By Maria Rocha-Buschel
A “compromise” between tenants and landlords left neither side happy this week as the city’s Rent Guidelines Board ended a two year moratorium on rents.
The RGB voted on Tuesday to increase rents on the city’s one million-plus rent-stabilized apartments 1.25 percent for one-year leases and two percent for two-year leases.
“It’s not a good place to be in, but this was the best possible outcome,” said Harvey Epstein, one of two tenant members of the RGB, whose nine members are appointed by the Mayor.
Meanwhile, the Rent Stabilization Association, which represents 25,000 New York multifamily landlords, called the deal “totally inadequate.”
Joseph Strasburg, president of the RSA, said in a statement, “Although a step in the right direction, these increases are totally inadequate for two reasons: They follow two consecutive years of unjustified rent freezes, and they fall far short of the RGB’s own data that the cost of operating a building rose by 6.2 percent in 2017.
“But we are hopeful that Mayor de Blasio is starting to realize that rent increases are necessary to preserving the city’s largest segment of existing affordable housing.”
Earlier, the two RGB tenant members – Epstein and Sheila Garcia – told reporters they had wanted to propose a rent freeze but balked because they feared it couldn’t get voted through.
“If we hadn’t proposed [1.25 percent and two percent increases] tenants would have gotten a larger increase,” Epstein said. “[That proposal] saved hundreds of thousands of dollars for low income tenants and that’s our job.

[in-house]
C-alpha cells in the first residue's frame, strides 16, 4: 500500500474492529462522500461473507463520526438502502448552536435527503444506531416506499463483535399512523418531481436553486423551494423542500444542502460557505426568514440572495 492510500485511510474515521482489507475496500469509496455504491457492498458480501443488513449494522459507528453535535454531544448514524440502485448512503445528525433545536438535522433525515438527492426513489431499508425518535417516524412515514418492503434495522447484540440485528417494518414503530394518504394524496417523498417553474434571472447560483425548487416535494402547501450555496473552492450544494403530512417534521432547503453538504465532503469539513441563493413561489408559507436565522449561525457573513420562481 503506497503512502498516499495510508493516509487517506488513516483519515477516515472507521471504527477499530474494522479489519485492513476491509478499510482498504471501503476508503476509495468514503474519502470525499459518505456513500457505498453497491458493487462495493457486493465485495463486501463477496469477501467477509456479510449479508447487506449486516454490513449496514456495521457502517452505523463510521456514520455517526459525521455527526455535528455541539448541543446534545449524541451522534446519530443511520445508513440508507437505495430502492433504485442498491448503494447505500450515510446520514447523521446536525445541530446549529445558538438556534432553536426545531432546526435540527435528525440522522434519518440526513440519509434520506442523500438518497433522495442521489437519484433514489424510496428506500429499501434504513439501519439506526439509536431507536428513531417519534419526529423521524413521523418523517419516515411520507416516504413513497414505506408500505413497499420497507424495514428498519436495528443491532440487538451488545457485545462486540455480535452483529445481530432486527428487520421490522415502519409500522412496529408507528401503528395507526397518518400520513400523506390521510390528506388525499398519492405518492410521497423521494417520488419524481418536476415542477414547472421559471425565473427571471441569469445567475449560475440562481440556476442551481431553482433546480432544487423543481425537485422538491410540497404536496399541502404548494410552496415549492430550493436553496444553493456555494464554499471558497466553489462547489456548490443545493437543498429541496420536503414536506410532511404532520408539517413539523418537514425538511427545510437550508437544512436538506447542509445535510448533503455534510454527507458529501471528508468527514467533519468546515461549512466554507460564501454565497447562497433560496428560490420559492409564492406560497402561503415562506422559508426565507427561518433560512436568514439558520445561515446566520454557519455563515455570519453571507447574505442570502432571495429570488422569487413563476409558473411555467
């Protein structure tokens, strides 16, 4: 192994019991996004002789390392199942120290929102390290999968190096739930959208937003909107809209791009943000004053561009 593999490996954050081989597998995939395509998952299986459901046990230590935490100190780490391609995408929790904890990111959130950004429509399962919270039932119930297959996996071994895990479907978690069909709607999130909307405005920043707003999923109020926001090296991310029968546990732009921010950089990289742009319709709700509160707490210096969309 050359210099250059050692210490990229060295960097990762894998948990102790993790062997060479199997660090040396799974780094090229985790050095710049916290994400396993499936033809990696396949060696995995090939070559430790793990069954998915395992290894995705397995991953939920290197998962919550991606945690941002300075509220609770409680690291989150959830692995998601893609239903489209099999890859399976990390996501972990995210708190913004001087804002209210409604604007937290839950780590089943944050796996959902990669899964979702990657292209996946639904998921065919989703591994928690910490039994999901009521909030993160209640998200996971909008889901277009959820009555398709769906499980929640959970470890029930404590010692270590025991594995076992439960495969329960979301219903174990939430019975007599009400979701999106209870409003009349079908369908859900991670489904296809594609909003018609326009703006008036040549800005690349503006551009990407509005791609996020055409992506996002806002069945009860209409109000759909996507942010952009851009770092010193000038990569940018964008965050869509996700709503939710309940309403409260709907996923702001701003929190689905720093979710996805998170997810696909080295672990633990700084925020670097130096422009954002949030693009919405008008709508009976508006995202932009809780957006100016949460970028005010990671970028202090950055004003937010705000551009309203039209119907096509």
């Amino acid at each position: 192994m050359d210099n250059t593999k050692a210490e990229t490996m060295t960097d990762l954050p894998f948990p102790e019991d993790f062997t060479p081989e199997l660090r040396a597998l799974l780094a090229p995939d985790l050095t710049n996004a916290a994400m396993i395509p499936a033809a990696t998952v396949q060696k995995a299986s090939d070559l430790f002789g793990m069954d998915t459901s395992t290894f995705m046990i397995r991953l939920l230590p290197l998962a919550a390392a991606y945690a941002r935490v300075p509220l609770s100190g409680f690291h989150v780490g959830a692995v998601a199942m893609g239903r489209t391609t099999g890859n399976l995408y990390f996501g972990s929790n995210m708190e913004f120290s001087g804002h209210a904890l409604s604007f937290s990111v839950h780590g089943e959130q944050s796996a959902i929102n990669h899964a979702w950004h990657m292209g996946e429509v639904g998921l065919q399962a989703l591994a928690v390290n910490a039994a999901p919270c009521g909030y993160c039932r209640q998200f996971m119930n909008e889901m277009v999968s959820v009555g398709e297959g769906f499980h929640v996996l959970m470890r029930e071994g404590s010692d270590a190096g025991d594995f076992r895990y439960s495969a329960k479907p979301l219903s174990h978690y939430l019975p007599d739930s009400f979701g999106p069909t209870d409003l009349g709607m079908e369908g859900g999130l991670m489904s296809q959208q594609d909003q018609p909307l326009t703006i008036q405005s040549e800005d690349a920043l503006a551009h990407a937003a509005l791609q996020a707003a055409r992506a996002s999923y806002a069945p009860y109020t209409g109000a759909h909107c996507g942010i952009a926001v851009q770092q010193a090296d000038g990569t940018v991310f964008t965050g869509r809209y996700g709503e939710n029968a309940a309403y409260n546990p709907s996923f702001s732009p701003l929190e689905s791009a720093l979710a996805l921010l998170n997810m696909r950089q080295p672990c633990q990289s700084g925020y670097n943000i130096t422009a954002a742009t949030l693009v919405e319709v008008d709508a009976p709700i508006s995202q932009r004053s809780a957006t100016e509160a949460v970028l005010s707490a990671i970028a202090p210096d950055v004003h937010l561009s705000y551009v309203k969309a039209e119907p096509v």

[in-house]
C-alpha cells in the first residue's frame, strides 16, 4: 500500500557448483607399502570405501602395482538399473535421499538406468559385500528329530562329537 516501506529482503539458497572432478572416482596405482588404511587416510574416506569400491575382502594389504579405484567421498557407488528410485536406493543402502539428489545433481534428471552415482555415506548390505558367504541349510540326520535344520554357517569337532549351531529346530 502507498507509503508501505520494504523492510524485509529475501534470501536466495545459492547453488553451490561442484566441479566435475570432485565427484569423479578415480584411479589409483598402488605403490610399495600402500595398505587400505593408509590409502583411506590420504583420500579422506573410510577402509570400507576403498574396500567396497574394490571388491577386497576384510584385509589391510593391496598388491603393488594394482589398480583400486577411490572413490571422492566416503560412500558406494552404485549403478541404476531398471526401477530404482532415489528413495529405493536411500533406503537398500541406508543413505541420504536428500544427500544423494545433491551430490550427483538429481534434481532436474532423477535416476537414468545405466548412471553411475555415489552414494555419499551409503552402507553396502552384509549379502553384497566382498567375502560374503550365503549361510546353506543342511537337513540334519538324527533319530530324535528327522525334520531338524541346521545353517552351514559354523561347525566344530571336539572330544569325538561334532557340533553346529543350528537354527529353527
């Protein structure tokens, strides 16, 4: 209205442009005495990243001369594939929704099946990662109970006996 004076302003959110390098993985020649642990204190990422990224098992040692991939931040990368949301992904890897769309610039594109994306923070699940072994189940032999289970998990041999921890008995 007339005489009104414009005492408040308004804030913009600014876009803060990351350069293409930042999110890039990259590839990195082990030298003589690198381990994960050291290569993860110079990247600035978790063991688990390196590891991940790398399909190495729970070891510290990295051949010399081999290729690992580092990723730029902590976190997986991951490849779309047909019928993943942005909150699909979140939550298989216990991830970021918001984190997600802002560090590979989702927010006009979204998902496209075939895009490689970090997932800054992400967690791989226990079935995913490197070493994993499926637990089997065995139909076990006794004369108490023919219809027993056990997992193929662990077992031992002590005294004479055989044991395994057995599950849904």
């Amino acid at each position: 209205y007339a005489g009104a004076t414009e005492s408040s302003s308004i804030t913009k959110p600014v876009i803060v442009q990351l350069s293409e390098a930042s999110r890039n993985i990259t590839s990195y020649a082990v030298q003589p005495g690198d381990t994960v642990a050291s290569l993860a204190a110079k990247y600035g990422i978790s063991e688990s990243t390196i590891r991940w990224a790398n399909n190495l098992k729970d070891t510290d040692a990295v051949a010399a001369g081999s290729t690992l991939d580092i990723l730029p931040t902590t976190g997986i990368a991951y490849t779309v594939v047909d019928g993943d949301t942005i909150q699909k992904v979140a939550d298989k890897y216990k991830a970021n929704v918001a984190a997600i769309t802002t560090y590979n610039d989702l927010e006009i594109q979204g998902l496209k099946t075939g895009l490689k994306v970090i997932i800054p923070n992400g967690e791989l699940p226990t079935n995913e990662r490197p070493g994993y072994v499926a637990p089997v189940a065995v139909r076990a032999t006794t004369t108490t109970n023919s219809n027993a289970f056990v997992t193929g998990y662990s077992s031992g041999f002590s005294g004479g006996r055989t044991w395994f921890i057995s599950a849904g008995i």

“It’s our job to do the best we can and live with the political realities,” Epstein added. “We take this job seriously and today is the first day to move to a better system.”
The board ultimately passed the rent increase by a vote of 7-2, with the two landlord members rejecting the plan. They had previously put forward proposals to increase rents by up to six percent on two year leases.
Just ahead of Tuesday night’s vote, RGB public members Hilary Botein and David Reiss attempted to read a statement on the hardships tenants face and how stronger legislation could help rent-stabilized tenants. However, protestors at the hearing in Baruch College’s Mason Hall drowned her out.
The members’ statement focused mainly on state and municipal action that could ease the city’s housing crisis, such as affordable housing pegged to residents’ income and tackling so-called “preferential rent” where landlords give new tenants low rents to draw them into a lease.
There were also calls for the state legislature to tighten oversight of Major Capital Improvements. “The state legislature should review how MCIs work in order to ensure that they are properly incentivizing landlords to invest in their buildings to the benefit of both owners and tenants,” said the public members’ statement.
The new rent scale takes effect on leases signed October 1, 2017, to September 31, 2018.